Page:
The concept of product life cycle is also applicable to retail organizations. This is because retail organizations pass through identifiable stages of innovation, development, maturity and decline. This is what is commonly termed as the retail life cycle.
Attributes and strategies change as institutions mature. The ‘Retail Life Cycle’ is a theory about the change through time of the retailing outlets. It is claimed that the retail institutions show an s-shaped development through their economic life. The s-shaped development curve has been classified into four main phases:
A new organization is born, it improves the convenience or creates other advantages to the final customers that differ sharply from those offered by other retailers. This is the stage of innovation, where the organization has a few competitors. Since it is a new concept, the rate of growth is fairly rapid and the management fine tunes its strategy through experimentation. Levels of profitability are moderate and this stage can last up to five years depending on the organization.
The retail organization faces rapid increases in sales. As the organization moves to stage two of growth, which is the stage of development, a few competitors emerge. Since the company has been in the market for a while, it is now in a position to pre-empt the market by establishing a position of leadership. Since growth is imperative, the investment level is also high, as is the profitability. Investment is largely in systems and processes. This stage can last from five to eight years. However, towards the end of this phase, cost pressures tend to appear.
The organization still grows but competitive pressures are felt acutely from newer forms of retailing that tend to arise. Thus, the growth rate tends to decrease. Gradually as markets, become more competitive and direct competition increases, the rate of growth slows down and profits also start declining. This is the time when the retail organization needs to rethink its strategy and reposition itself in the market. A change may occur not only in the format but also in the merchandise mix offered.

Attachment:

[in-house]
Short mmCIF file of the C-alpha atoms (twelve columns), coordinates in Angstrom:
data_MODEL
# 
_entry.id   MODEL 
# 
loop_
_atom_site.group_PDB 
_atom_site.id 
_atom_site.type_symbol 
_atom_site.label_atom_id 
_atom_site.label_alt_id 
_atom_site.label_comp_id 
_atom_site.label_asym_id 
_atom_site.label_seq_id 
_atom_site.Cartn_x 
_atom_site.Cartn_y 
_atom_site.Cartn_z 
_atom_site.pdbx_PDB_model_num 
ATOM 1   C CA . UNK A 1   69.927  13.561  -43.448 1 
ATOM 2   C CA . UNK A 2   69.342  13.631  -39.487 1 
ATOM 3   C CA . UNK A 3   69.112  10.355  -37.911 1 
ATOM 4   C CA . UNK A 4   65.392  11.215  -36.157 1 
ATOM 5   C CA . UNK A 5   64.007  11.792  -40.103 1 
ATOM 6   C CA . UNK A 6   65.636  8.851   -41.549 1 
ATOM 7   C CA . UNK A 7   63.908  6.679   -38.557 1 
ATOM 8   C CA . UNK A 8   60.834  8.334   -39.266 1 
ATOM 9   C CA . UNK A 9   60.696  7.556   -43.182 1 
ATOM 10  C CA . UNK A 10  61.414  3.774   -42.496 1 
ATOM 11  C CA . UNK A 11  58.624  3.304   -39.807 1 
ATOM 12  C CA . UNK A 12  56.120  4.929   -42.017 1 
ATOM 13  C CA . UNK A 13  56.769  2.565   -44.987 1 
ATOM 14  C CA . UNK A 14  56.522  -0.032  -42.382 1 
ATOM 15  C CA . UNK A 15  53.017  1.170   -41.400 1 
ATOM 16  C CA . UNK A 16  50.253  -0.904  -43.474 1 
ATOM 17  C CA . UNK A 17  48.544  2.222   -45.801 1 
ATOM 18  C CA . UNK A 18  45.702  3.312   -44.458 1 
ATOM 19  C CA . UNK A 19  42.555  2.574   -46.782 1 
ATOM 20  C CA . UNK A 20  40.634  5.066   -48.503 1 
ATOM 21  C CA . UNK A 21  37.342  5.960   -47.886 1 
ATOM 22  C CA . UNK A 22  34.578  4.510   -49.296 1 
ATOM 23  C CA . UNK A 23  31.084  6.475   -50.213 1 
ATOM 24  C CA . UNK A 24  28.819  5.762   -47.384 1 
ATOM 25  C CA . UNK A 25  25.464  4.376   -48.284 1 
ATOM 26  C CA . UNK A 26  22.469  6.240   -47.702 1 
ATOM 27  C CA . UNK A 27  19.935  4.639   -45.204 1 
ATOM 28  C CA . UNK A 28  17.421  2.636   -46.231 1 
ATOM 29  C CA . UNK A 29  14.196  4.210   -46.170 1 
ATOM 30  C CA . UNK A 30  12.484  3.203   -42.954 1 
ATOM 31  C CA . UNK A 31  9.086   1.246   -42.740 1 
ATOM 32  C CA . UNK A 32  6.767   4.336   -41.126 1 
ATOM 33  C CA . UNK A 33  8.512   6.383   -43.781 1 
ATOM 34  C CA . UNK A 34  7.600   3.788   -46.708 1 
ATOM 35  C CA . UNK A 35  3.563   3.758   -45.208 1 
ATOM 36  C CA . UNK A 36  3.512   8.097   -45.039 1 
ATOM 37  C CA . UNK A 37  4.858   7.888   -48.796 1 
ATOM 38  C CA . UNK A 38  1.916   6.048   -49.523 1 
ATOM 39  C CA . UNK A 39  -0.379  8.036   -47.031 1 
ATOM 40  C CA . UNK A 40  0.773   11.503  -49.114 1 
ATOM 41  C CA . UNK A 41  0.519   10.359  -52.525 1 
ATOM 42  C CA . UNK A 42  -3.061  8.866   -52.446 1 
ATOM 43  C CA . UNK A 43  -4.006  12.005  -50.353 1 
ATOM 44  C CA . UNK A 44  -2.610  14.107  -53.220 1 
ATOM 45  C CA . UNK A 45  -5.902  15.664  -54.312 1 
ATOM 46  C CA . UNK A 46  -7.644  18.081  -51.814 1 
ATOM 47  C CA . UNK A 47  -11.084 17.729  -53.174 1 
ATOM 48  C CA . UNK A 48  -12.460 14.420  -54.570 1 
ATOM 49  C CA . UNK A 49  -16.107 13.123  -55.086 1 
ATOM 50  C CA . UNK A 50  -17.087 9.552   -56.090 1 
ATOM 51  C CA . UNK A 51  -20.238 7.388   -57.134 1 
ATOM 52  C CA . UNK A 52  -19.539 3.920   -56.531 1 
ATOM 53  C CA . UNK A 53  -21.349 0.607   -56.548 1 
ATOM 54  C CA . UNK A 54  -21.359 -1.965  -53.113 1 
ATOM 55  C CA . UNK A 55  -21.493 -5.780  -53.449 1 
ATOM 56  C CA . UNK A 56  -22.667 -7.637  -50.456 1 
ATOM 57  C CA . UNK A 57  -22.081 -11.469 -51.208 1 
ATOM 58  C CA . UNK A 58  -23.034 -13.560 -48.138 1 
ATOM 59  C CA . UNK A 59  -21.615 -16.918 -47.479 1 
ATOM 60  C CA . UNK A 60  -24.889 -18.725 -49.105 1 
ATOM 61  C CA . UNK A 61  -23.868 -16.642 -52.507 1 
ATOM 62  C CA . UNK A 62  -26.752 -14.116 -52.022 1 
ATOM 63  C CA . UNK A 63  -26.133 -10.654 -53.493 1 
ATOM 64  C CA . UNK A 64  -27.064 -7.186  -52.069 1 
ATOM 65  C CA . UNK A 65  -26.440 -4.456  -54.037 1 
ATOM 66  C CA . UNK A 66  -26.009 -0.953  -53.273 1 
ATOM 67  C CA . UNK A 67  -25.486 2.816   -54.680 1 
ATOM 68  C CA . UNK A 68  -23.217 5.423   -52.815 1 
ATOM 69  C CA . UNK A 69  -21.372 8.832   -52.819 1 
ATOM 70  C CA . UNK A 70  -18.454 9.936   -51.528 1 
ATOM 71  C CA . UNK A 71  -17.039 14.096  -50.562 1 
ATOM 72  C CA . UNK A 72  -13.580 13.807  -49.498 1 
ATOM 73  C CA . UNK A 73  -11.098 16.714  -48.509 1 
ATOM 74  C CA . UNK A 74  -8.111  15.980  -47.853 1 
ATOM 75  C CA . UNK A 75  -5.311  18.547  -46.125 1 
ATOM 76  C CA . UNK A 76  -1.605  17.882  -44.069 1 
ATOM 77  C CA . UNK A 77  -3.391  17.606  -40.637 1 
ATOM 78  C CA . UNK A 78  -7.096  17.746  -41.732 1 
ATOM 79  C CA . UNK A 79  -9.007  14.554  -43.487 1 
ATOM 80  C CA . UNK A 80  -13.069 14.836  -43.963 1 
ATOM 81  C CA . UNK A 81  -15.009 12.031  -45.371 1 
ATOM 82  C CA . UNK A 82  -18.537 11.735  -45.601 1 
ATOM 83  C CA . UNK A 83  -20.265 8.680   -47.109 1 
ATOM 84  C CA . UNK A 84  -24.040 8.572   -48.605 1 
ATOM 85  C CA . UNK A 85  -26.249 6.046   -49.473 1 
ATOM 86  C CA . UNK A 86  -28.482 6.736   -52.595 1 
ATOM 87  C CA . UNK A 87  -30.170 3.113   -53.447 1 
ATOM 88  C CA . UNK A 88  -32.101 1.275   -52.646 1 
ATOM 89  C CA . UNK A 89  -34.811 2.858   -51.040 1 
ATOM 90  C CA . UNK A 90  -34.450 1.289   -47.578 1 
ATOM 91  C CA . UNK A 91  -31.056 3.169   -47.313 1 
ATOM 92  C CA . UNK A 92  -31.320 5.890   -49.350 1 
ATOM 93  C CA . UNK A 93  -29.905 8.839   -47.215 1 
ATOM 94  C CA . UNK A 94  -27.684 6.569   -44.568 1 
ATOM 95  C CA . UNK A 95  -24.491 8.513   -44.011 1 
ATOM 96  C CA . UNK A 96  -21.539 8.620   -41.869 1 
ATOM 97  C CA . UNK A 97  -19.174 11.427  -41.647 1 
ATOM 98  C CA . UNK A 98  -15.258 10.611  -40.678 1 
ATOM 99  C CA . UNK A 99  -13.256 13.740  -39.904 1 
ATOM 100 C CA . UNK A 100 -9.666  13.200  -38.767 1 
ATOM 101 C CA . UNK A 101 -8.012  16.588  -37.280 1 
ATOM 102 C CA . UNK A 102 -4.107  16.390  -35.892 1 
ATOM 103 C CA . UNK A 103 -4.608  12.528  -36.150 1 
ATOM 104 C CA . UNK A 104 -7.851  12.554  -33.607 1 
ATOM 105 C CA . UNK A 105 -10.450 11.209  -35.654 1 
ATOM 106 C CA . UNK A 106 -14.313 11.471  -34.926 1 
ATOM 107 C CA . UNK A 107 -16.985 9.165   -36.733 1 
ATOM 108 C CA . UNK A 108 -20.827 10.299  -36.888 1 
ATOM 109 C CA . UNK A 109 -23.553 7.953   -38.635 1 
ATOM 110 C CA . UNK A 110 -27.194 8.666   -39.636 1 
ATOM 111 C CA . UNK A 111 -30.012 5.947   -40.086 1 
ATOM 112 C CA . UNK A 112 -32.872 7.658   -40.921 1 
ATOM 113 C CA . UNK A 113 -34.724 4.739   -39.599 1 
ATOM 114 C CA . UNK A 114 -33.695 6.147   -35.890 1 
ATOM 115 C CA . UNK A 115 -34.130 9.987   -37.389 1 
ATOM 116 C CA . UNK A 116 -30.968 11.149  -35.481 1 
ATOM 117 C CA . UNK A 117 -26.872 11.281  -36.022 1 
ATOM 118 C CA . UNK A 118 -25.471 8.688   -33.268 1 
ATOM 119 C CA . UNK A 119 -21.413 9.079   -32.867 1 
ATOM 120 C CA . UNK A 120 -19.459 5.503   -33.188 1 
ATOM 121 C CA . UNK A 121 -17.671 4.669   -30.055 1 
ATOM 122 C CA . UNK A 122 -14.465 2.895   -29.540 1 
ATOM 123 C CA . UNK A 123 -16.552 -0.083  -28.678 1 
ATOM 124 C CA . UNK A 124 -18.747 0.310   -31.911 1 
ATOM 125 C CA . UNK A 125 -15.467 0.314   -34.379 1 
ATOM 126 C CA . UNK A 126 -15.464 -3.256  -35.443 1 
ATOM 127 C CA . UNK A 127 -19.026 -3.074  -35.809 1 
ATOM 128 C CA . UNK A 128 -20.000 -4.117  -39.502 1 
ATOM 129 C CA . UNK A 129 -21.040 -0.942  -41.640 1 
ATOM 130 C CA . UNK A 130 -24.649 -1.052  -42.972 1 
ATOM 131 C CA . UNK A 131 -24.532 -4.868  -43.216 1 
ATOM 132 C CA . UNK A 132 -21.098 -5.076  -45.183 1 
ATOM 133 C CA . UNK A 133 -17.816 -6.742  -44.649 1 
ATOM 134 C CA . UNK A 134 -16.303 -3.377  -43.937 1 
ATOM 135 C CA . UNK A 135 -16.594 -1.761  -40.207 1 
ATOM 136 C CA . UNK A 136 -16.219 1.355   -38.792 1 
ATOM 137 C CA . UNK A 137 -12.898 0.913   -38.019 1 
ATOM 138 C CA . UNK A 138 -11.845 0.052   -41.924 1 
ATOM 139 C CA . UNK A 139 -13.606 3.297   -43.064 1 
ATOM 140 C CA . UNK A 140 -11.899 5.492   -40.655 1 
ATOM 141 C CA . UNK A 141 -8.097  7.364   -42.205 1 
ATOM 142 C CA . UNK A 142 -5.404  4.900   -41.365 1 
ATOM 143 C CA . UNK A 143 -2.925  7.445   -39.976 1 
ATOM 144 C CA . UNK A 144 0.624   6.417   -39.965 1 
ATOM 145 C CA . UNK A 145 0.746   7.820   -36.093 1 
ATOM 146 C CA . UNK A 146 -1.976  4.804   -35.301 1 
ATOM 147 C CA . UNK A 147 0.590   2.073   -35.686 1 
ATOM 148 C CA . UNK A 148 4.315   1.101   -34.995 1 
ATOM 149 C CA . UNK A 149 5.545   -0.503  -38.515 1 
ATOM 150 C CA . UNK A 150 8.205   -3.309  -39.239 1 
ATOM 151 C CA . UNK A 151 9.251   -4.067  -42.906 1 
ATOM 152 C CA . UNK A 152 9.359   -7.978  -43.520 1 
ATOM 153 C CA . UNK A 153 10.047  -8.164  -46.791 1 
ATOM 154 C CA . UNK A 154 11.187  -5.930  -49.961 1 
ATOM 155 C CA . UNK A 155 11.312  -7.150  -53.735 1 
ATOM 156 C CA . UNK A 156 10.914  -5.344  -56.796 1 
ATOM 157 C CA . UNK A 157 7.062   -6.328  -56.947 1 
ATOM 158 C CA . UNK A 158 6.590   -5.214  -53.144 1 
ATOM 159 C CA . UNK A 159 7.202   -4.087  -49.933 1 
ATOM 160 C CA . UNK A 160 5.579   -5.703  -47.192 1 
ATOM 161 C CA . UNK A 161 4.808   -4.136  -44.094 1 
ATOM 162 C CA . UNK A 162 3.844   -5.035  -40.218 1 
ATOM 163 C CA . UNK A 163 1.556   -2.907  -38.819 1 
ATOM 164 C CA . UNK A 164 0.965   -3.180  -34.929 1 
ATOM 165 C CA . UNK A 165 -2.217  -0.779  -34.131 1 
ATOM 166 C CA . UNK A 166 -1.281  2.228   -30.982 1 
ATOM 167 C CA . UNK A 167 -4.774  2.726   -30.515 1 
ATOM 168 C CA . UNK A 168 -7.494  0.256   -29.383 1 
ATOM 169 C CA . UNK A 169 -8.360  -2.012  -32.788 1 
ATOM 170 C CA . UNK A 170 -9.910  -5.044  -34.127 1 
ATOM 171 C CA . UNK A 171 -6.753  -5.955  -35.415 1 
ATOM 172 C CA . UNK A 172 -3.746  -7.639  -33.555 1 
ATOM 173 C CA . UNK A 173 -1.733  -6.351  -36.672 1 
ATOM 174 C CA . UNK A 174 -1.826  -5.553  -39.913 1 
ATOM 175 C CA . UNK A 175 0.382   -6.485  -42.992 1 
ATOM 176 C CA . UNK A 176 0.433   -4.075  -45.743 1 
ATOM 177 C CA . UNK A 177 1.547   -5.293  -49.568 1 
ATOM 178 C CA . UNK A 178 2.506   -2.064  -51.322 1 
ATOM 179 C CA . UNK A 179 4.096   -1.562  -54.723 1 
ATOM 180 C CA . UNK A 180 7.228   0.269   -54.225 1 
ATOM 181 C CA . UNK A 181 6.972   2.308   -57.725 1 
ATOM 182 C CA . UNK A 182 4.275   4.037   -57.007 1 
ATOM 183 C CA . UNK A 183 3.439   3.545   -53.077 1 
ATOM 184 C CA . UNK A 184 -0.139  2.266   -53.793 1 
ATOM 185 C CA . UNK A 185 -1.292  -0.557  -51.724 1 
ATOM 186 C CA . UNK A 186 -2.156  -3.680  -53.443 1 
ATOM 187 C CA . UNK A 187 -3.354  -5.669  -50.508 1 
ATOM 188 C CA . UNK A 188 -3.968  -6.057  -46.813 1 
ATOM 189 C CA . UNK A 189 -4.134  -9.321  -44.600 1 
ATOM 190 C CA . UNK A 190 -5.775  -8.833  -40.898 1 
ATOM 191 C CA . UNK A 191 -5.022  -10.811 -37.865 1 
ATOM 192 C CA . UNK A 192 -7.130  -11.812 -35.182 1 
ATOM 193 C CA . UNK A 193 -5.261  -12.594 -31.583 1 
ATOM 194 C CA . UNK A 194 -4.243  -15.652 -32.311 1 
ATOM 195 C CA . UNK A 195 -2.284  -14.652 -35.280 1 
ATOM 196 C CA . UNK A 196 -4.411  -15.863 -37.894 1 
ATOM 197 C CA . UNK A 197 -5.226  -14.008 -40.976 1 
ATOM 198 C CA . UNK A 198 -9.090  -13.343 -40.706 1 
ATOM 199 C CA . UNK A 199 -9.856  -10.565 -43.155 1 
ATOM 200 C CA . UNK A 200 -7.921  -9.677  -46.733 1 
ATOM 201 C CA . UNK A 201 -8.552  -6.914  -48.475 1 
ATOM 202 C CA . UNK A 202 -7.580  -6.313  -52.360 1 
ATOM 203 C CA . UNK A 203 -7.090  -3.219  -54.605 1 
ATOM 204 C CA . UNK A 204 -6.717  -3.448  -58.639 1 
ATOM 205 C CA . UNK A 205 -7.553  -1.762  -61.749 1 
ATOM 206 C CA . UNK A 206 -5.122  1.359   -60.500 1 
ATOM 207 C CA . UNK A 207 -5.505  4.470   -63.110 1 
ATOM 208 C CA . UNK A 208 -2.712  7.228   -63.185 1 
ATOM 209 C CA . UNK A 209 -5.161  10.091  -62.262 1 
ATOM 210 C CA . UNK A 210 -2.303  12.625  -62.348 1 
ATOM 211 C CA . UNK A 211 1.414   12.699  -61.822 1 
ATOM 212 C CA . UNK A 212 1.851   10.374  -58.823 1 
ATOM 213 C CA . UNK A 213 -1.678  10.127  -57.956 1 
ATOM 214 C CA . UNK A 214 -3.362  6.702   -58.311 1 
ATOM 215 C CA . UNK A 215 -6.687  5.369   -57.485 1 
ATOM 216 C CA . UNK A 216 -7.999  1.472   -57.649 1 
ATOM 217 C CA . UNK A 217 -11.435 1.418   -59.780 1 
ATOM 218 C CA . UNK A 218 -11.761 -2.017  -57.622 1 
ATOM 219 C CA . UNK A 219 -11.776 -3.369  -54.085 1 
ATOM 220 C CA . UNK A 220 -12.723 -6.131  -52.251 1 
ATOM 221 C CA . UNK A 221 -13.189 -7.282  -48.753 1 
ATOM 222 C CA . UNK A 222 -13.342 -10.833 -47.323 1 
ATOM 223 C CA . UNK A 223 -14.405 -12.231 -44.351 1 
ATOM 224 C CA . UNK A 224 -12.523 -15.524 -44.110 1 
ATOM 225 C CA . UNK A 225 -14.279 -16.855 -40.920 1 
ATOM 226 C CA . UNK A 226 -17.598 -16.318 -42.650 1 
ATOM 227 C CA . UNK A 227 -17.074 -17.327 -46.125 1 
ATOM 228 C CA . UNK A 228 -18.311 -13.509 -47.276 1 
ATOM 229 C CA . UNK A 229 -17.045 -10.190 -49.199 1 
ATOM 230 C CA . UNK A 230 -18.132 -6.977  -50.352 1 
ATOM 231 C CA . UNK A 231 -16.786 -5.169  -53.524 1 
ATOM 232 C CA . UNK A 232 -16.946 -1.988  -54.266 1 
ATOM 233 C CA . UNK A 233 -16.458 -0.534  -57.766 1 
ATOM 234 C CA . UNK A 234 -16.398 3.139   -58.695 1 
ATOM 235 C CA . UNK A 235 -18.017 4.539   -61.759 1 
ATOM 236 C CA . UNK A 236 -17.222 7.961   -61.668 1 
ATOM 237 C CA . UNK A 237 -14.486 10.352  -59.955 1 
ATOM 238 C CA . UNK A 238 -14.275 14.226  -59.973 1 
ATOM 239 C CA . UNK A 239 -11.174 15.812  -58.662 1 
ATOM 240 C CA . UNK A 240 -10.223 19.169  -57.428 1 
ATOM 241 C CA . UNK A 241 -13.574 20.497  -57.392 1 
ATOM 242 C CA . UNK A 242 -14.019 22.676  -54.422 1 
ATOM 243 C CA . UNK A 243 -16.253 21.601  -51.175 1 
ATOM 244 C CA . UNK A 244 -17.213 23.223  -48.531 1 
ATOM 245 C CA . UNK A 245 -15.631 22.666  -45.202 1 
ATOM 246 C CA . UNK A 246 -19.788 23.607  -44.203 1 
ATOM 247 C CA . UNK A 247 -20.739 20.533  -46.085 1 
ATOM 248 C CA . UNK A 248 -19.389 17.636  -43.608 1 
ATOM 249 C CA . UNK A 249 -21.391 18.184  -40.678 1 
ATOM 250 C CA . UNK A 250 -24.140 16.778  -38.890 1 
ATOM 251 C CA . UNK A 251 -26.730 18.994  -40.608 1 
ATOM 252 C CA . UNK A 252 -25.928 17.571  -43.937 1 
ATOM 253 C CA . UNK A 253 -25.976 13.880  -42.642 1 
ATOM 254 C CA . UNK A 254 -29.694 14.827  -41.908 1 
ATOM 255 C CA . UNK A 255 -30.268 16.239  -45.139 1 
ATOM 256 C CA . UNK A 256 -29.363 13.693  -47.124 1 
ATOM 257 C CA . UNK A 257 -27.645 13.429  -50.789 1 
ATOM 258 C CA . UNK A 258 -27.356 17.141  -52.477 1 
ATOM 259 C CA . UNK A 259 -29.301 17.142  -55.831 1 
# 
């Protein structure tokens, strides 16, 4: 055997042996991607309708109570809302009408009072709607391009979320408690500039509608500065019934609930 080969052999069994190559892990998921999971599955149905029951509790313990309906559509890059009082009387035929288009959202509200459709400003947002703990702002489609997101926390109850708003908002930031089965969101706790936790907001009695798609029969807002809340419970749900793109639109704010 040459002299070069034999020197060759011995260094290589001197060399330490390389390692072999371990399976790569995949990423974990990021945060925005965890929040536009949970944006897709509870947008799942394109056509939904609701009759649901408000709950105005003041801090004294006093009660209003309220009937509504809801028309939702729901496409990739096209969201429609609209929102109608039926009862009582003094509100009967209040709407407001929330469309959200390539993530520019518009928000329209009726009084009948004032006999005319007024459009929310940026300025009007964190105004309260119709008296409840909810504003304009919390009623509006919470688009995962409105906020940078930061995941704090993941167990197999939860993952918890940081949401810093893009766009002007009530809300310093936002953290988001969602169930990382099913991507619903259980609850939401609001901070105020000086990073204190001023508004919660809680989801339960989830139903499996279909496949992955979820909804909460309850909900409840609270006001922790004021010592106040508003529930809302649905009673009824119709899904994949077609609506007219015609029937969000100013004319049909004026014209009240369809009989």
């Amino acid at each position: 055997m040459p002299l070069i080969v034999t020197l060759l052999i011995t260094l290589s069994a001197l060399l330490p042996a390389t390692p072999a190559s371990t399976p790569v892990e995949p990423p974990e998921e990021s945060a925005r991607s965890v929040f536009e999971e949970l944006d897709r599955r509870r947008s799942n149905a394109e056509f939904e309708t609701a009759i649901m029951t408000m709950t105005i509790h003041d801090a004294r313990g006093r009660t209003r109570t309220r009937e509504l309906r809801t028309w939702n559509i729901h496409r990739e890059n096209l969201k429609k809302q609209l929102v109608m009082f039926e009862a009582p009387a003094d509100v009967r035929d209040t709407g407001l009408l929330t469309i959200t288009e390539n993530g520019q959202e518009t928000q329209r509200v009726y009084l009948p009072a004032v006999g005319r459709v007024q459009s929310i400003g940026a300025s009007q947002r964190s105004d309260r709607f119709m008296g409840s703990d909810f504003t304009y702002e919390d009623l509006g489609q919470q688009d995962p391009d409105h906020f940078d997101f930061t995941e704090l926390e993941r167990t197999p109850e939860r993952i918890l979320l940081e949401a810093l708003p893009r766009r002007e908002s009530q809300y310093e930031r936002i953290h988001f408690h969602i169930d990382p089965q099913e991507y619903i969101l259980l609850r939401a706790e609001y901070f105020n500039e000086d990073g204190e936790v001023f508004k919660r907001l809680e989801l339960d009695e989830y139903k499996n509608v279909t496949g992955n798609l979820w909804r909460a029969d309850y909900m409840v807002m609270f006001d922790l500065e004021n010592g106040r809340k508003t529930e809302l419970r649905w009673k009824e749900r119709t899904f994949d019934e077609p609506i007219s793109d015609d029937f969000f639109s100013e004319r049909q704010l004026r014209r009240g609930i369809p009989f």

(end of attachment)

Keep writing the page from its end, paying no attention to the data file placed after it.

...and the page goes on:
The retail organization looses its competitive edge and there is a decline. In this stage, the organization needs to decide if it is still going to continue in the market. The rate of growth is negative, profitability declines further and overheads are high.
The retail business in India has only recently seen the emergence of organized, corporate activity. Traditionally, most of the retail business in India has been small owner managed business. It is difficult to put down a retail organization, which has passed through all the four stages of the retail life cycle.
In the private sector, till a few years ago, most cities in India had a few independent retailers. For example, Mumbai had stores like Akbarally’s., Premsons, Amarsons and Benzer. Then Shopper’s Stop opened its first outlet in Mumbai in 1991.The store initially offered apparel, imitation jewelry cosmetics and perfumes and home fashions. It also had a customer loyalty program in place, which many stores at that time did not offer.
The store enjoyed an enviable position for a while. However, with the change in customer expectations and increased competition in the form of other department stores like Globus, Eastside, Lifestyle, etc and the rise of specialty stores, the company has been forced to rethink its product offering. It now not only stocks apparel, jewelry, cosmetics etc that it earlier stocked but has also acquired the book store chain – Crosswords.
Cross words counters have been added to many of the existing stores. The store in Andheri (Mumbai) also houses Planet M, music retail chain and a small coffee shop. In May 2008, the company embarked upon a major exercise in terms of repositioning of the store, which involved among other things, a change in the logo. It is necessary to keep in mind that a retailer need not always move from maturity to decline. By reworking the marketing strategy or by changing the product or service offering, a retailer may succeed in moving back to the growth phase after reaching a stage of maturity with a certain format and a certain mix of products.